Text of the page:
Oldenburg Germany, lives and works in Düsseldorf
Thomas Schütte’s Großer Respekt (1994) has the look of a model for a public square, the center of which is to have a large monument. The sculpture is reminiscent of the well-known work by Rodin, The Burghers of Calais, but in comparison to his tragic figures, the men ‘depicted’ by Schütte are sooner tragicomic. Bound together, they stand with their feet in a basin filled to the rim. Their arms make helpless gestures at an audience that hasn’t the least concern for them.
Schütte’s work is often humorous or ironic, but it also has a melancholy aspect. A recurrent theme in his work is the apparent impossibility of producing, in this day and age, an image which has comprehensible and fundamental meaning for everyone. Schütte was trained as a painter. The search for a more direct relationship between art and reality caused him to experiment from the start with alternative ways of exhibiting his work. Hanging his paintings on the walls of a museum never seemed quite enough to him.
At an early stage he began to make architectural models which were placed in a museum or exhibition space as sculptures but which – as models of thought or as models for other spaces – escaped the isolated world of art. In the architecture of these designs, he expresses the desire for communication or, on the contrary, the painful absence of this, and the way in which he formalizes the nature of that contact can often be humorous.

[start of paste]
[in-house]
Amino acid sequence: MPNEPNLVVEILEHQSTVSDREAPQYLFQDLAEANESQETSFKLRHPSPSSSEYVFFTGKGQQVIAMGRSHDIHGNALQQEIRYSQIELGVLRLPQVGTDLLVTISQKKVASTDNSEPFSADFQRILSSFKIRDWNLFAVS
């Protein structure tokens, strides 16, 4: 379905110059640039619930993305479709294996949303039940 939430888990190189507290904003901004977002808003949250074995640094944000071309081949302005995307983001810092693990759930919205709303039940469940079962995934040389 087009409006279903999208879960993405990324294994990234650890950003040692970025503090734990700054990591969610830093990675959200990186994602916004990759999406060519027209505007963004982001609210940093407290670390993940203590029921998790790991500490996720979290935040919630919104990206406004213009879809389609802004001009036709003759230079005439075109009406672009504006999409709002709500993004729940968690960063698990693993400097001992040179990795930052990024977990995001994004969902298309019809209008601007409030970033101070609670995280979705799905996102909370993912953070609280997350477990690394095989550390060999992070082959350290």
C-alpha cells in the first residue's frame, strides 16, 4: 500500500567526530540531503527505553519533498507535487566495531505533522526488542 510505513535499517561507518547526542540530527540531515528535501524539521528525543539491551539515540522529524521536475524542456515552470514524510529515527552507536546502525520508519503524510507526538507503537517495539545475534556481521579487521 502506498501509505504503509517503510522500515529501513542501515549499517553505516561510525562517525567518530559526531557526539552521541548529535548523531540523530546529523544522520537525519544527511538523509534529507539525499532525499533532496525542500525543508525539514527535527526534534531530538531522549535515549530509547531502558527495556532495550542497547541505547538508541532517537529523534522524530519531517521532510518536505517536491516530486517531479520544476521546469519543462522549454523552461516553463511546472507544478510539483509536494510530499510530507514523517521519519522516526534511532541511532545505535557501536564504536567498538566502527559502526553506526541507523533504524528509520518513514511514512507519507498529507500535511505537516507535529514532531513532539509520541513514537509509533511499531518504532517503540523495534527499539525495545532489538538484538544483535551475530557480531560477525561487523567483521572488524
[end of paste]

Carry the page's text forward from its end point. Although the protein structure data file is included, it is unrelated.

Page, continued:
Schütte once said that the concept of improving the world remains interesting to him. This statement clarifies something about himself but also about the dilemma that faces almost every artist of his generation. The function that art once had, to adorn public space or memorialize, has become less and less self-evident. To some degree this ‘retreat’ of art from public life has been brought about by the artists themselves, but it is nevertheless symptomatic of a sense of loss with respect to collective ideals and objectives.
A number of smaller works by Thomas Schütte bear the common title United Enemies. Each of these works consists of two little men, tied together on a piece of pvc pipe which serves as a base, dressed in colorful scraps of fabric and placed under a bell jar for display. The faces resemble the character studies of Daumier: ruthless, yet imbued with a love of the human species. In their grotesque features, one can easily read anger, shrewdness and mutual distrust – and the types of concern that these wicked figures may well force upon each other. But one never knows with Schütte. They might as well be friends, united in word, but just as divided by their own plans and ambitions.
For more information on the artist see his website Thomas Schütte.